“It’s a pervasive developmental disorder.” That’s what the pediatrician said about my son when he was two.
It had an innocuous acronym, PDD. It was the second label after “intractable epilepsy”. Five more followed over the years. The diagnosis line in his medical chart used a tiny font to fit all the words.
I thought we were living with autism, but now I learned that autism was just a subtype of PDD, and even that had subheadings.
He was diagnosed on a fall afternoon. The leaves were gold and red, and tiny snowflakes fell as we walked through the parking lot to the clinic. We knew things were wrong with Porter long before that day, but the developmental quizzes we took at each doctor’s visit were just broad enough for us to find some hope.
We were led down the hall to meet the doctor. The patient room was bright and colorful. A poster on the wall said, “Make it Happen,” and showed a group of men rowing in a storm. We were in that boat, and I wanted to make it happen.
I looked at my son at the kiddie table. The chairs were tiny and red, but he knelt beside them stacking Legos into a tower. One dropped on the floor and he scrambled under the desk, grabbed it and perched it on top of the others. He had his back to us.
“Hi Porter, what are you building?” The doctor asked in a lively voice.
“Can I help you make the tower?”
“No!” That was it. Porter’s boat was sunk. He found a pen under the table and crawled towards the outlet.
Even though the room was rigged for safety, Porter looked determined to test the limits. I scooped him up and looked at the doctor.
“So what’s his diagnosis?” I asked. I half wanted one and half didn’t.
Labels limit kids. Funding comes from labels. Those were the thoughts running through my head.
“Well, pervasive developmental disorder is a broad category. It could be one of five types. Some are common and some aren’t—it may be Autism or Asperger’s. Some of those kids are very bright. We have one four-year-old doing advanced math.”
I watched Porter stuff a block in his diaper and tried to picture him doing calculus equations in his head. The image didn’t come.
“It also could be something worse: Childhood Disintegrative Disorder,” the doctor said. That was an upper. The labeling industry needed better branding.
If Porter had been born a hundred years ago he would have a different label. “Simpleton,” was the popular one around 1850, but it was soon replaced by “moron,” since it was a better term. After this came “feeble-minded,” from the Latin word flebilis, meaning “to be lamented.” The term was mainstream and hailed as progressive: In Minnesota, our state hospital was first called the Minnesota Institute for Defectives and later upgraded to the School for the Feeble-Minded. At some point, feeble-minded was out and the parade of others succeeded it: idiot and imbecile.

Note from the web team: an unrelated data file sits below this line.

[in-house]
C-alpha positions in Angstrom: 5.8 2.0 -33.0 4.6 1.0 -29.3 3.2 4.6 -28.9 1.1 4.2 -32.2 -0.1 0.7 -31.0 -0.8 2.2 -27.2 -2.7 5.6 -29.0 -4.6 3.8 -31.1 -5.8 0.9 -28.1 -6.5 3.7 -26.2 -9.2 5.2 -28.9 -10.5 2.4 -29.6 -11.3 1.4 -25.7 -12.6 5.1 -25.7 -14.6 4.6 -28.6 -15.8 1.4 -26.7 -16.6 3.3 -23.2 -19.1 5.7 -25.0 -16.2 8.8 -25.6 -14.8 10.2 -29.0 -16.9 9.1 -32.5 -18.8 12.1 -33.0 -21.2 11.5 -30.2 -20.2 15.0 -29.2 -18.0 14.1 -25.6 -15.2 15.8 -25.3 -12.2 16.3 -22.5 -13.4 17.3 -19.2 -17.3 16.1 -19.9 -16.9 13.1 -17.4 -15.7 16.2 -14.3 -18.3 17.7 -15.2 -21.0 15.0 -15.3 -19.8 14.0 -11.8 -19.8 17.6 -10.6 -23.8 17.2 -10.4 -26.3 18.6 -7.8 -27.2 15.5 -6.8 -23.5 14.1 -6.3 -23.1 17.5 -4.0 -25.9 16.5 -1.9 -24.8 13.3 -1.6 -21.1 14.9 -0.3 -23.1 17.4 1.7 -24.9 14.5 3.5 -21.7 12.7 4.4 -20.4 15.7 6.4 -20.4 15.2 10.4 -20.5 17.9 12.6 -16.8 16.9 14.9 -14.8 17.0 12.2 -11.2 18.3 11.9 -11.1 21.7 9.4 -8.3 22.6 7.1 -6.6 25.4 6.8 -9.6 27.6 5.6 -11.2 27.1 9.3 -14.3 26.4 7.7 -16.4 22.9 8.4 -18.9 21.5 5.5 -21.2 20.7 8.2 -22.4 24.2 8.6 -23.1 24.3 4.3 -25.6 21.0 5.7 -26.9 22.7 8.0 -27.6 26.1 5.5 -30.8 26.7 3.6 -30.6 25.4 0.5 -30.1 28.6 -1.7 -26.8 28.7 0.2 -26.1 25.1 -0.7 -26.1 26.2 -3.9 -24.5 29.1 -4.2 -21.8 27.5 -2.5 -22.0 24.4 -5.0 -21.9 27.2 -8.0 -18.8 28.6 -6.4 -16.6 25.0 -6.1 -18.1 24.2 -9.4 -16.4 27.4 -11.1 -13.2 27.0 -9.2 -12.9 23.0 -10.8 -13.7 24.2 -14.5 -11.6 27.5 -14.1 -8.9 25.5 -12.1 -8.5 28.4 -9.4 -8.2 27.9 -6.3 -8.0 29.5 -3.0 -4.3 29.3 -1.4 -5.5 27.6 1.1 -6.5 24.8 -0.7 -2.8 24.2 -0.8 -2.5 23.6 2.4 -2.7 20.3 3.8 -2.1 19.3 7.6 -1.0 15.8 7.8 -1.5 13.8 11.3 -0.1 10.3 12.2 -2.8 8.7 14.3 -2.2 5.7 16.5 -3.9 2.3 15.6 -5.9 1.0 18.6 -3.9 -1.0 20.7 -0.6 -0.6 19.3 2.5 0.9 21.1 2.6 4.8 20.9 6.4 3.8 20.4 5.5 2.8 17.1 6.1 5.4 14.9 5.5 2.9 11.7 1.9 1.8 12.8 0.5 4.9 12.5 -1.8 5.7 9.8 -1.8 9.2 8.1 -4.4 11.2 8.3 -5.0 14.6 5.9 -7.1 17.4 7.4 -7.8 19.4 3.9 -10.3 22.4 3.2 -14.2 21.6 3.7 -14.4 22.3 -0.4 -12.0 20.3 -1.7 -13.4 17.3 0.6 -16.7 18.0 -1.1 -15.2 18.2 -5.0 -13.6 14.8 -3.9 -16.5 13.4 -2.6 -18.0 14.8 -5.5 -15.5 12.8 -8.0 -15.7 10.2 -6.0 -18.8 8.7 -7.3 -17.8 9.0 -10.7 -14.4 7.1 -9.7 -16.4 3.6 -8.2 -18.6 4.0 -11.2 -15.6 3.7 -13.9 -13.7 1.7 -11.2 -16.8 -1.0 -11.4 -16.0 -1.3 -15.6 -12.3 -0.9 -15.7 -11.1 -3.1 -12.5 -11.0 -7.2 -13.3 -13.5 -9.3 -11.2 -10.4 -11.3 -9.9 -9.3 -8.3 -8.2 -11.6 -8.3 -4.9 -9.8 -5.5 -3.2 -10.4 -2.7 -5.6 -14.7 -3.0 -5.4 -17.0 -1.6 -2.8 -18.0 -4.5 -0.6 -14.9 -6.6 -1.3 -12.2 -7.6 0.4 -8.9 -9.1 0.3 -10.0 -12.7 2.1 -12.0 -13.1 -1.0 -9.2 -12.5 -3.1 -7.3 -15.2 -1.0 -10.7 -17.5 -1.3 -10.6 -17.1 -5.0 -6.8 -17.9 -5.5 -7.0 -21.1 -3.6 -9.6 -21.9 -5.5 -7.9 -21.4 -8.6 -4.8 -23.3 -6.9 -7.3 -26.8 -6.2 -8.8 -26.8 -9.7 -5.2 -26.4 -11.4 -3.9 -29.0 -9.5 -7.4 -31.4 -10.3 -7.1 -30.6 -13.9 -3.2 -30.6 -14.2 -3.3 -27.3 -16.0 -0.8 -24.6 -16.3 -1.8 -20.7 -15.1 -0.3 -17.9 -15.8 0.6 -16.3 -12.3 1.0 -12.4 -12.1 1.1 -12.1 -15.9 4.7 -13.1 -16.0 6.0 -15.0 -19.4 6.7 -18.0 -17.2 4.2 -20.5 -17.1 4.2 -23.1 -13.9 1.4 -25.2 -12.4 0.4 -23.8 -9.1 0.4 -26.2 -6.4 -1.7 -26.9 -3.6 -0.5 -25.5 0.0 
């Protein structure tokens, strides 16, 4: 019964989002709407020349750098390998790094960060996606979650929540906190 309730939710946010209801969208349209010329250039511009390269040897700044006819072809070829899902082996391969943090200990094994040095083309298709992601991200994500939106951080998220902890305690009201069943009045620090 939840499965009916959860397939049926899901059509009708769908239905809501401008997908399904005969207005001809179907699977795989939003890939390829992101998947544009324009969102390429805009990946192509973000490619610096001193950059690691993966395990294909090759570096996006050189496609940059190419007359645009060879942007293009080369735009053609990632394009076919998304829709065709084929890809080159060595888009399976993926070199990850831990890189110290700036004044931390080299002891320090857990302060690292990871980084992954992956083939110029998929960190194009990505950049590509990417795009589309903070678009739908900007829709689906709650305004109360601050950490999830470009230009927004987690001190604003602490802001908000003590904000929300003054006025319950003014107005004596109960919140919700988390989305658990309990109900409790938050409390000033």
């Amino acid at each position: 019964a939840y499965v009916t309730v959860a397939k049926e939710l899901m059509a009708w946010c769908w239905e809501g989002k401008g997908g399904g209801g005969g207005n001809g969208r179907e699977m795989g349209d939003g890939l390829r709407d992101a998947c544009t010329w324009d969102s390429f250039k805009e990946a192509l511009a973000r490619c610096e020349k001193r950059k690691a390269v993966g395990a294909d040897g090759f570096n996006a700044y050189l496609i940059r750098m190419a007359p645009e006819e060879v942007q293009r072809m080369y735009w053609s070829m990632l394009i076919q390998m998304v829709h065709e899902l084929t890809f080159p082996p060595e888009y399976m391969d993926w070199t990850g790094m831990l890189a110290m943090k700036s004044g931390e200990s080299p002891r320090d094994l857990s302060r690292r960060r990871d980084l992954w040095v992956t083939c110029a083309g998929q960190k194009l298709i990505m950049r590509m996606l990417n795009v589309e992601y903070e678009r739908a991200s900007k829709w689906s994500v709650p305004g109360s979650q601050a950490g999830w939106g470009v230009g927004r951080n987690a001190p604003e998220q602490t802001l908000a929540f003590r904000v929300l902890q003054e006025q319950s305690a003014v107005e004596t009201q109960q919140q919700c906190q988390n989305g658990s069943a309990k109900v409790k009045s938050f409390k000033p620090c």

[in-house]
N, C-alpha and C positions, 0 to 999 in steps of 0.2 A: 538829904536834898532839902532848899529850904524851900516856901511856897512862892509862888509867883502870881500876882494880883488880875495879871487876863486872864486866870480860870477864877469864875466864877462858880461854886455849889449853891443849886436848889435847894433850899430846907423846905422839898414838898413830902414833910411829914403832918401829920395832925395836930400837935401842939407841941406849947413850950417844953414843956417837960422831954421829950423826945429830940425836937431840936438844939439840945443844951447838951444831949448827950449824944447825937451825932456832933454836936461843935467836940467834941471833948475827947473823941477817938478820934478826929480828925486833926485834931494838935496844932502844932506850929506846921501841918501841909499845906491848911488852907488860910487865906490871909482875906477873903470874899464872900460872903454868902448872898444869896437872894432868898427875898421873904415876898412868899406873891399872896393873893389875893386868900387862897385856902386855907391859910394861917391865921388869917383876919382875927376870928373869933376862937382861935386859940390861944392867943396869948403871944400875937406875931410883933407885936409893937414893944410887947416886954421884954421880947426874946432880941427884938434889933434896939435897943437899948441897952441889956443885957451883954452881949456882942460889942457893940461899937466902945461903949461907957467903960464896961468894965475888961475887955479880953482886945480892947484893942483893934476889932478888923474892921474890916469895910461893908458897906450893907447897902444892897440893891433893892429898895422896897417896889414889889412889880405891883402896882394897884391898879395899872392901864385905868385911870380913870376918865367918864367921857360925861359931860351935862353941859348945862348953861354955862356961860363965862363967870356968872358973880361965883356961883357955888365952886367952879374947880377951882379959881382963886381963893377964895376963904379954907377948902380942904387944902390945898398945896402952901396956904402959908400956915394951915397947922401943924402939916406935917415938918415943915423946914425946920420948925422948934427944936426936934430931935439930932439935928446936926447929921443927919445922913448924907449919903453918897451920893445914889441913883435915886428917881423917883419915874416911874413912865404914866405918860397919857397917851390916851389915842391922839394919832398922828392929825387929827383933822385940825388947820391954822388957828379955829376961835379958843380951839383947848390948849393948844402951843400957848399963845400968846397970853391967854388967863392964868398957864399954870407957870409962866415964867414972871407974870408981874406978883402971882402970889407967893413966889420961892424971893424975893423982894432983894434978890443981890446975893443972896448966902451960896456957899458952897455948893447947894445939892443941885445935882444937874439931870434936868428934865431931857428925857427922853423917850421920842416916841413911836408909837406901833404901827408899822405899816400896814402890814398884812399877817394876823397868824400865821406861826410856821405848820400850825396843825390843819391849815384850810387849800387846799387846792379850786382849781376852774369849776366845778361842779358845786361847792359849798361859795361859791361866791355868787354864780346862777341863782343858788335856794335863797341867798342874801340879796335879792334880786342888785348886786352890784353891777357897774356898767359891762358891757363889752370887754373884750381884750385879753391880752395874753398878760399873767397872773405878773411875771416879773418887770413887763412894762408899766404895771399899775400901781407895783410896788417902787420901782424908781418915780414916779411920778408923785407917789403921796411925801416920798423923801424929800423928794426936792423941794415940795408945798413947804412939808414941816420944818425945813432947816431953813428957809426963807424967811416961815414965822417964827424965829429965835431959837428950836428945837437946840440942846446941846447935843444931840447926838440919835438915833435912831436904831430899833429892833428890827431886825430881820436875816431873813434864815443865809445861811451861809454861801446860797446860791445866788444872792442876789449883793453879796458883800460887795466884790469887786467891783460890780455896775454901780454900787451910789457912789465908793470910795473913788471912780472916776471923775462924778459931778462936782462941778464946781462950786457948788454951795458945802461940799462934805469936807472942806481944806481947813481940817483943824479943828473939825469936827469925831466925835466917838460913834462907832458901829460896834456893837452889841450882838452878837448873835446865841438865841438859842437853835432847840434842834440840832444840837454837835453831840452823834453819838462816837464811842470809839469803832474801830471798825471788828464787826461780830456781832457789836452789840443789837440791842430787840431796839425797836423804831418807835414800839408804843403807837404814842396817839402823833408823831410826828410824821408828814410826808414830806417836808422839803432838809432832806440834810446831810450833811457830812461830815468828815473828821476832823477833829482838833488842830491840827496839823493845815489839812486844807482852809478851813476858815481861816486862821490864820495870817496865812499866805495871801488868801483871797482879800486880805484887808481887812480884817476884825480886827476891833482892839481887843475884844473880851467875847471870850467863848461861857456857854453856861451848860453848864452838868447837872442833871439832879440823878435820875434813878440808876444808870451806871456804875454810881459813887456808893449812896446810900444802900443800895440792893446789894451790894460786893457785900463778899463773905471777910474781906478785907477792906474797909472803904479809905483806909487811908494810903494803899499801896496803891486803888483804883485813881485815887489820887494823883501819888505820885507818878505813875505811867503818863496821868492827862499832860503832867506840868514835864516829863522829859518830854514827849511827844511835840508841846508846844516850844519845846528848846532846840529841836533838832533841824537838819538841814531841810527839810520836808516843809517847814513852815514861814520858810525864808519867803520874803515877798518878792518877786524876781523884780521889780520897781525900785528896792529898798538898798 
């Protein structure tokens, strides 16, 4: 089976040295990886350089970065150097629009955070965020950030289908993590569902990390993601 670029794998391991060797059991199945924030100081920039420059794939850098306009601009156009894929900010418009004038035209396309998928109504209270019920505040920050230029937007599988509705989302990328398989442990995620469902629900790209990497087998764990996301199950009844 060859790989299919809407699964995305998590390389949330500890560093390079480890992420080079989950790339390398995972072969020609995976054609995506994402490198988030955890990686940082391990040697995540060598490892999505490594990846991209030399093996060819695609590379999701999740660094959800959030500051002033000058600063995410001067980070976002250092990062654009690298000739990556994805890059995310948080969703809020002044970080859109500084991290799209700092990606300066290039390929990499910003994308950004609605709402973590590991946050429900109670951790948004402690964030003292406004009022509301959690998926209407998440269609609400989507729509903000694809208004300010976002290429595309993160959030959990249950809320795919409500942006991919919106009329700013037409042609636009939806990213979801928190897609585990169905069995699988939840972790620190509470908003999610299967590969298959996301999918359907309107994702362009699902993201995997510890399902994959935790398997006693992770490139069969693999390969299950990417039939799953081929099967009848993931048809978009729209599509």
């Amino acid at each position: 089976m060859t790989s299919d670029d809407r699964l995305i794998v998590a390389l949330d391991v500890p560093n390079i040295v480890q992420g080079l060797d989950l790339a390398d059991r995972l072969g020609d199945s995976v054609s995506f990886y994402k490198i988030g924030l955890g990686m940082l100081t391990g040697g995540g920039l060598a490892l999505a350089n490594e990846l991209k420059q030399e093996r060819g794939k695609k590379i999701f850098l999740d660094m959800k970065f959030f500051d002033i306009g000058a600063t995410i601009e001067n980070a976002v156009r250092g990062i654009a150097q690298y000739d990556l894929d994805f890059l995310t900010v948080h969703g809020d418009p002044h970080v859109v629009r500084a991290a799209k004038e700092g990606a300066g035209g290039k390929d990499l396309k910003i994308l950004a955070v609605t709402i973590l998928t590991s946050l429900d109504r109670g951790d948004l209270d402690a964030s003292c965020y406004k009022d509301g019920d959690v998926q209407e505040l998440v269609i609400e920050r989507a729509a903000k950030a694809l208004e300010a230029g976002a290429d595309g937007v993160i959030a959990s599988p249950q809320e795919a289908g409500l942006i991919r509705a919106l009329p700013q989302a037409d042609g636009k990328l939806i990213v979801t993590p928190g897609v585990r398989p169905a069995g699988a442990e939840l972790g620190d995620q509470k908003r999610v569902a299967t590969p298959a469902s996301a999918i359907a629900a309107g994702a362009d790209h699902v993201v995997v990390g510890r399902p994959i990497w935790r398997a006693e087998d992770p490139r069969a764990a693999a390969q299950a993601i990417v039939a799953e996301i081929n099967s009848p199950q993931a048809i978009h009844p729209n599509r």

The problem with the labels went beyond their offensiveness. They were touted like blood type: Mental retardation means this future, and Asperger’s means that one.
As a psychologist, I was inherently wary of them. The categories themselves had come and gone and had an accordion-like quality to who ended in each. After all, it was as recent at 1973 that the American Psychological Association classed homosexuality as a mental disorder. It wasn’t entirely removed, but instead replaced by “ego-dystonic homosexuality,” or anxiety around sexuality. It didn’t seem to me that gay people had the corner on that one. This remained a label until 1986 when it finally disappeared, and the millions of diagnosed people suddenly were deemed typical.
I walked out of the doctor’s office with our diagnosis that day. Pervasive developmental disorder meant we were headed downhill. But it also meant Porter received for special education. It seemed better to take the label and chance it.
Besides, I probably qualified for Patty-Hearst Stockholm Syndrome with the medical professionals.
Over the years, the labels kept coming: Mental retardation, epilepsy, autism, hyper activity, speech delay, brain injury. But that afternoon, it was just PDD. His sister Tyler was in kindergarten and took the day in stride.
“Well, I guess we know what he has now,” I said, as we walked back to the car.
“That doesn’t mean anything, Mom.” She held her brother’s hand and swung it back and forth.
“He’s still just Porter.”